Richt’s three defensive coordinators have contrasting styles

semerson@macon.comNovember 8, 2012 

ATHENS -- Brian VanGorder left the Georgia coaching staff eight years ago. None of the current Bulldogs played for him -- but plenty of them know his daughter Morgan, a member of the Georgia track and field team.

Willie Martinez was fired three years ago. But most of the starters on the Georgia defense played for him, and his ties to Athens haven’t been severed either.

“I ran into his daughter the week he was hired at Auburn,” Georgia senior linebacker Christian Robinson said.

And then there’s Georgia head coach Mark Richt. Since he comes from an offensive background, the defensive coordinator job for the Bulldogs is a key one. Three men have held that job in Richt’s 12 years in Athens. VanGorder, Martinez and now Todd Grantham.

All three will be there Saturday when Georgia visits Auburn. VanGorder now guides Auburn’s defense, while Martinez is the secondary coach.

“I’ve known Willie a long, long time. And I’ve known VanGorder a long time, before the Georgia thing. They’ve been my friends for a long time,” Richt said. “I really believe everybody’s gonna be able to focus on their job and just be able to coach the best that you can coach.”

The three men who have guided Georgia’s defense the past 12 years are a study in contrasts, some of it a hint as to why they were successful or not:

• VanGorder (2001-04) has a fiery personality, and he brought that to bear in Athens. He was the complement to Richt’s more laid-back style, and it worked.

“He does a good job of finding out how guys respond and knowing which buttons he can push,” said David Pollack, a three-time All-America defensive end under VanGorder. “He’s not going to call you out just to call you out if it’s not going to get the effect. He always used to tell Odell Thurman, because he came from a background where football was going to be his ticket for sure, you’re going to work at McDonald’s or own the McDonald’s. He always had the same energy. You knew what you were getting from him every single day, and you didn’t want to disappoint him.”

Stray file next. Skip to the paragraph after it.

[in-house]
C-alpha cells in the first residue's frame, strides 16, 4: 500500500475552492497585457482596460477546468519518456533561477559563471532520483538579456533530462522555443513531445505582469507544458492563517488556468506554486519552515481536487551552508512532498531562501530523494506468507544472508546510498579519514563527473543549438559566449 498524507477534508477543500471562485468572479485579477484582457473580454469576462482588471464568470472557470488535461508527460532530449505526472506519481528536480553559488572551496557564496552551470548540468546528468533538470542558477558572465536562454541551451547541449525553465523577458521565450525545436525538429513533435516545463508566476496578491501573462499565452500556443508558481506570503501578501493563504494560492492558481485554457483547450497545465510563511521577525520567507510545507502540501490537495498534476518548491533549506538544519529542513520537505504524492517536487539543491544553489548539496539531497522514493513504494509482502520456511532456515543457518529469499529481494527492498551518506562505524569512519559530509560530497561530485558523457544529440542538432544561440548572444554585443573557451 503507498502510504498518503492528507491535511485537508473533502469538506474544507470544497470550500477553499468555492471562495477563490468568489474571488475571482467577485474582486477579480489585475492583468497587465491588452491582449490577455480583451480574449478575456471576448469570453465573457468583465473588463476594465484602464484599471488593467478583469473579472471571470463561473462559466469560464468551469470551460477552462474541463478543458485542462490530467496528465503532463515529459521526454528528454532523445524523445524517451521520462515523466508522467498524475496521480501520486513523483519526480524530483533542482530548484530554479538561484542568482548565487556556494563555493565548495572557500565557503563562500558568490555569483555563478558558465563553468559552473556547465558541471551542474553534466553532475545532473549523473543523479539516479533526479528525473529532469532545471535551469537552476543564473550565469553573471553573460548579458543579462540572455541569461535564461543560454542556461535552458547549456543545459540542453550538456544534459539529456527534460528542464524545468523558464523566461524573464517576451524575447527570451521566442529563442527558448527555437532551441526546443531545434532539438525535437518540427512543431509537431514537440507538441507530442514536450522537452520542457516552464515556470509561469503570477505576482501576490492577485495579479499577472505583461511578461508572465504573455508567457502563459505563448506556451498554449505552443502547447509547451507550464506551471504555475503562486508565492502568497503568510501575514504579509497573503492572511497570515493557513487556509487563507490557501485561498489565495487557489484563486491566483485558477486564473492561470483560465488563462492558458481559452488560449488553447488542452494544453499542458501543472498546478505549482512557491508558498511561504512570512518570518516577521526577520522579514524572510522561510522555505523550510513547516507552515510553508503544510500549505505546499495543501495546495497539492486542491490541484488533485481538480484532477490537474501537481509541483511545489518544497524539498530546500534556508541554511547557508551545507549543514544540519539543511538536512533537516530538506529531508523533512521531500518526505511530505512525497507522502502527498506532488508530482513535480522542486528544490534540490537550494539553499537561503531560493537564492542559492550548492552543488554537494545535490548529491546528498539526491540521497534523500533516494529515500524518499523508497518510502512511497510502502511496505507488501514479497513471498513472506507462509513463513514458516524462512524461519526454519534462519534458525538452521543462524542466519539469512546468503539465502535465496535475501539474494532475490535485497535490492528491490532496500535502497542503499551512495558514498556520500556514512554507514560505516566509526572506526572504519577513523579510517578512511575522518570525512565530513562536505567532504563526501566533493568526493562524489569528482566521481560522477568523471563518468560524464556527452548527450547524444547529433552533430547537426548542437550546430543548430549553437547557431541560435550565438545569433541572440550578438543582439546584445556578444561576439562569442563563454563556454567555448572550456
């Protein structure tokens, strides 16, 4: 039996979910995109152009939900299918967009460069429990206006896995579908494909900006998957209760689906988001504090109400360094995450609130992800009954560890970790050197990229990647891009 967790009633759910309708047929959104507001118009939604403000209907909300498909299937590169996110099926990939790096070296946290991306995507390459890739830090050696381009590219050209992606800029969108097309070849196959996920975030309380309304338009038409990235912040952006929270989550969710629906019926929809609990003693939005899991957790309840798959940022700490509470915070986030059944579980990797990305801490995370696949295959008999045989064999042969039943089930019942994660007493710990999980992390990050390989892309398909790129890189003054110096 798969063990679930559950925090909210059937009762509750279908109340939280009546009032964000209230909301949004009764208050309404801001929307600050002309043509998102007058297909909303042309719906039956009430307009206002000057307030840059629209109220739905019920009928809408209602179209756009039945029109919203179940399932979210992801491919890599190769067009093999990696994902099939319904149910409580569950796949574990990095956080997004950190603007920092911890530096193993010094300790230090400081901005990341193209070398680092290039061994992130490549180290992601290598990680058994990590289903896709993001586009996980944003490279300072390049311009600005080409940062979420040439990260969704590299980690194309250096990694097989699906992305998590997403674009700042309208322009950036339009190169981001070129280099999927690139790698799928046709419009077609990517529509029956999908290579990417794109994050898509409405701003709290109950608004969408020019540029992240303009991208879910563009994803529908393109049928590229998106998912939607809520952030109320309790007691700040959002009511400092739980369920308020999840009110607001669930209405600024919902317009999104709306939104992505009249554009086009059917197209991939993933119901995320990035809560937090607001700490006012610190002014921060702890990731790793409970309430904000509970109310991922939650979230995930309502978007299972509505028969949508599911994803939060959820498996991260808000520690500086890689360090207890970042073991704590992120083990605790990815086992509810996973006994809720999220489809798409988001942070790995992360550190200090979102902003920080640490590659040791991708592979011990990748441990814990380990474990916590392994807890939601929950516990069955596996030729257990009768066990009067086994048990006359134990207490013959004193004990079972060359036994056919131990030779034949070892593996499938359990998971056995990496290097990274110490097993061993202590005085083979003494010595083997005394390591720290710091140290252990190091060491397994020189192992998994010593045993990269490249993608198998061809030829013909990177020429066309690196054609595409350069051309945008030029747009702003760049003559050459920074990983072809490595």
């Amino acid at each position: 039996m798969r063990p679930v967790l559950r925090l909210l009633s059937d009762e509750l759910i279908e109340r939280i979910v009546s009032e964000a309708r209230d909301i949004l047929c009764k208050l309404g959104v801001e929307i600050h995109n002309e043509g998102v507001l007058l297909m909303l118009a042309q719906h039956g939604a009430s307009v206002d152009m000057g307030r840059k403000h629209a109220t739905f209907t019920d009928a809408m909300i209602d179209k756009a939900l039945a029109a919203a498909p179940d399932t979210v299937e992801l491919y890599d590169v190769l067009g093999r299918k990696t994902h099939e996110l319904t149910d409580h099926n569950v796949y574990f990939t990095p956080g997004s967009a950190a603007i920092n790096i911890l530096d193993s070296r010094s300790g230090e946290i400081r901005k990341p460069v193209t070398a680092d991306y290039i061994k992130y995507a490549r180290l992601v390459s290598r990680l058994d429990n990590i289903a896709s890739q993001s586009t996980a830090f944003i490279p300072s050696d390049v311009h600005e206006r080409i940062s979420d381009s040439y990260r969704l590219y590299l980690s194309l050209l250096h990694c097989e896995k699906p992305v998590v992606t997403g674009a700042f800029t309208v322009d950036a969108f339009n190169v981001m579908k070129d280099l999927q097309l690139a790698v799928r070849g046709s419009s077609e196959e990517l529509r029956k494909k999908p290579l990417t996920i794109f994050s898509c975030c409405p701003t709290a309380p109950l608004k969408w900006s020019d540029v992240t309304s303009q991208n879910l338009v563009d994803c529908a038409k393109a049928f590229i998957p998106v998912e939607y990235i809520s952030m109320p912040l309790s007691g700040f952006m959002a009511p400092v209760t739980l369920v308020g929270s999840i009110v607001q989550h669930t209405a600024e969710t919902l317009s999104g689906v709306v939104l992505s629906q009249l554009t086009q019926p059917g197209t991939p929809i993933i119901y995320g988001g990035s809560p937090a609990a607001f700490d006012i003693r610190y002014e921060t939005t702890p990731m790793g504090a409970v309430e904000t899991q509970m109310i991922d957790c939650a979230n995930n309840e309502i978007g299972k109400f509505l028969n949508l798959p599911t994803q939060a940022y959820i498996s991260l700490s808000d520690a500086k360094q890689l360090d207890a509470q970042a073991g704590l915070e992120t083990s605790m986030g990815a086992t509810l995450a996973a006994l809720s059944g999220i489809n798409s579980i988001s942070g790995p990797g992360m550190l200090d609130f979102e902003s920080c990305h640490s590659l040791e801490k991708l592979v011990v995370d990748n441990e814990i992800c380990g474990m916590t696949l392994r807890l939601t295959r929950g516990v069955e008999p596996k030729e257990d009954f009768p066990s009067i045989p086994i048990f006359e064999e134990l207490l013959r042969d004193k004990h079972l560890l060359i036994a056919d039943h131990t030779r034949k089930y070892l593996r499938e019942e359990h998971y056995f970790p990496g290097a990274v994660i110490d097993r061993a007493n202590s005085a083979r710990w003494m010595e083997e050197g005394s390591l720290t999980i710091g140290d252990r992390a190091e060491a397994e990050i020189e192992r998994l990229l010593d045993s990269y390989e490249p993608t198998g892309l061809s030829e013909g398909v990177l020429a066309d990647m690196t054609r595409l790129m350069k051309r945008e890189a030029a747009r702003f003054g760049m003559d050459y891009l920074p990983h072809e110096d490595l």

Georgia’s defense was stout under VanGorder, and a big reason the Richt era took off. The Bulldogs led the SEC in scoring defense and were fourth nationally in 2002, the year they won the Sugar Bowl. A year later, VanGorder’s unit was third nationally in scoring defense and fourth in total defense. And in his final year, VanGorder guided a unit that was eighth nationally in yards allowed.

After the 2004 season, VanGorder decided to take his talents to the NFL, joining Jacksonville as a linebackers coach. It started a run of short stints, including one year as head coach at Georgia Southern and three years as the Atlanta Falcons’ defensive coordinator, before returning to the SEC for this season.

• Martinez (2005-09) might have been closer to Richt in personality than VanGorder. Martinez and Richt were college teammates at Miami, where then-head coach Jimmy Johnson once stopped Martinez at practice to tell him he should be a coach some day.

At first, Georgia’s defense didn’t miss a beat, ranking eighth nationally in total defense in 2006. But when Georgia, a preseason No. 1 in 2007, couldn’t live up to expectations, the defense was much at fault. Eventually the team plummeted, ranking 71st nationally in 2009, allowing 30 or more points in five games that season. Martinez was fired.

• Grantham (2010-present) was hired in large part because of his preferred 3-4 scheme, which Richt wanted to install at Georgia. But Grantham’s demeanor, which has gotten him in trouble at times, was also an attraction.

“At Georgia, with me as the head coach, you want your defensive coordinator to be a lot of things,” Richt said back in 2010. “He’s in charge on that side of the ball, and he’s not gonna get micro-managed from me. … So he’s gotta be the one that’s really generating the enthusiasm, the tempo. So I thought that was important.”

Grantham has done that, highlighted by some visible incidents: a choking gesture against Florida in 2010 and last year’s shouting match with Vanderbilt head coach James Franklin. Behind the scenes the players say he’s also fiery.

But veteran Bulldogs who also played for Martinez dispute that Martinez was much more laid back.

“I think it just seems like that in comparison to Coach Grantham,” senior cornerback Sanders Commings said. “Coach Martinez, he was passionate. He yelled at times too.”

“Martinez gets in your face, too,” senior safety Bacarri Rambo said. “You can’t compare those guys, because they’ve got different coaching styles. Neither one of them are bad. Not saying Coach Martinez was a bad coach. I feel he was a pretty good coach. And I love Coach Grantham. … It’s just some coaching styles are meant to be with other players.”

Rambo said he hasn’t seen Martinez since he left, and will be excited to see him again and ask about his family. That personal connection seemed to be all that motivated his former Georgia players, not any desire to play harder against a former coach.

“You still always have that connection, no matter what, that they were in your life,” Robinson said. “And you can never get away from that.”

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